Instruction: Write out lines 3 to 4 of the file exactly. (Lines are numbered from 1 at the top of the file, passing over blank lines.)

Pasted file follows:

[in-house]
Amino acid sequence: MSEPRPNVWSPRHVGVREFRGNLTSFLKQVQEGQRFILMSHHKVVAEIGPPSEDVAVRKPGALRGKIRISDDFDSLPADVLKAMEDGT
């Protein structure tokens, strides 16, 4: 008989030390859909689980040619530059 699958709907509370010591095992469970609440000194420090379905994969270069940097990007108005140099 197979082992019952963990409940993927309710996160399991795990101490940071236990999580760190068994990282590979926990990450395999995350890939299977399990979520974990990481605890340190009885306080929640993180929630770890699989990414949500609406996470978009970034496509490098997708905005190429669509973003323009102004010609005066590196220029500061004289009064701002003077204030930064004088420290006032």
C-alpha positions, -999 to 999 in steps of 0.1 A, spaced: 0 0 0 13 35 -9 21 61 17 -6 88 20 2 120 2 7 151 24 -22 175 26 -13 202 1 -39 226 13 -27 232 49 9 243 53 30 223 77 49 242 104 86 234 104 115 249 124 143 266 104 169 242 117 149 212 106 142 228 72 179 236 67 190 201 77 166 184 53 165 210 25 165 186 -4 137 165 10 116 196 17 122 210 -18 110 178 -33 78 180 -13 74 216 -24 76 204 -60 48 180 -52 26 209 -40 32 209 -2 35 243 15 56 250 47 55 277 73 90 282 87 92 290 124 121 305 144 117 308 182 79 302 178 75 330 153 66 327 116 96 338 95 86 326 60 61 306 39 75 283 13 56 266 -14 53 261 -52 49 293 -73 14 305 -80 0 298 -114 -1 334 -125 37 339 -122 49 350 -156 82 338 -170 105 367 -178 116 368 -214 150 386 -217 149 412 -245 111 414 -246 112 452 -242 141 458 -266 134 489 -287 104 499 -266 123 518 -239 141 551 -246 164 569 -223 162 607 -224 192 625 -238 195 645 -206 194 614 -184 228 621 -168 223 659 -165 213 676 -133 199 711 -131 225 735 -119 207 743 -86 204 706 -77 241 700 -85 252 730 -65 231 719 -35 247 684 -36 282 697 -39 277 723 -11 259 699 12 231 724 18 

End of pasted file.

């Protein structure tokens, strides 16, 4: 008989030390859909689980040619530059 699958709907509370010591095992469970609440000194420090379905994969270069940097990007108005140099 197979082992019952963990409940993927309710996160399991795990101490940071236990999580760190068994990282590979926990990450395999995350890939299977399990979520974990990481605890340190009885306080929640993180929630770890699989990414949500609406996470978009970034496509490098997708905005190429669509973003323009102004010609005066590196220029500061004289009064701002003077204030930064004088420290006032």
C-alpha positions, -999 to 999 in steps of 0.1 A, spaced: 0 0 0 13 35 -9 21 61 17 -6 88 20 2 120 2 7 151 24 -22 175 26 -13 202 1 -39 226 13 -27 232 49 9 243 53 30 223 77 49 242 104 86 234 104 115 249 124 143 266 104 169 242 117 149 212 106 142 228 72 179 236 67 190 201 77 166 184 53 165 210 25 165 186 -4 137 165 10 116 196 17 122 210 -18 110 178 -33 78 180 -13 74 216 -24 76 204 -60 48 180 -52 26 209 -40 32 209 -2 35 243 15 56 250 47 55 277 73 90 282 87 92 290 124 121 305 144 117 308 182 79 302 178 75 330 153 66 327 116 96 338 95 86 326 60 61 306 39 75 283 13 56 266 -14 53 261 -52 49 293 -73 14 305 -80 0 298 -114 -1 334 -125 37 339 -122 49 350 -156 82 338 -170 105 367 -178 116 368 -214 150 386 -217 149 412 -245 111 414 -246 112 452 -242 141 458 -266 134 489 -287 104 499 -266 123 518 -239 141 551 -246 164 569 -223 162 607 -224 192 625 -238 195 645 -206 194 614 -184 228 621 -168 223 659 -165 213 676 -133 199 711 -131 225 735 -119 207 743 -86 204 706 -77 241 700 -85 252 730 -65 231 719 -35 247 684 -36 282 697 -39 277 723 -11 259 699 12 231 724 18 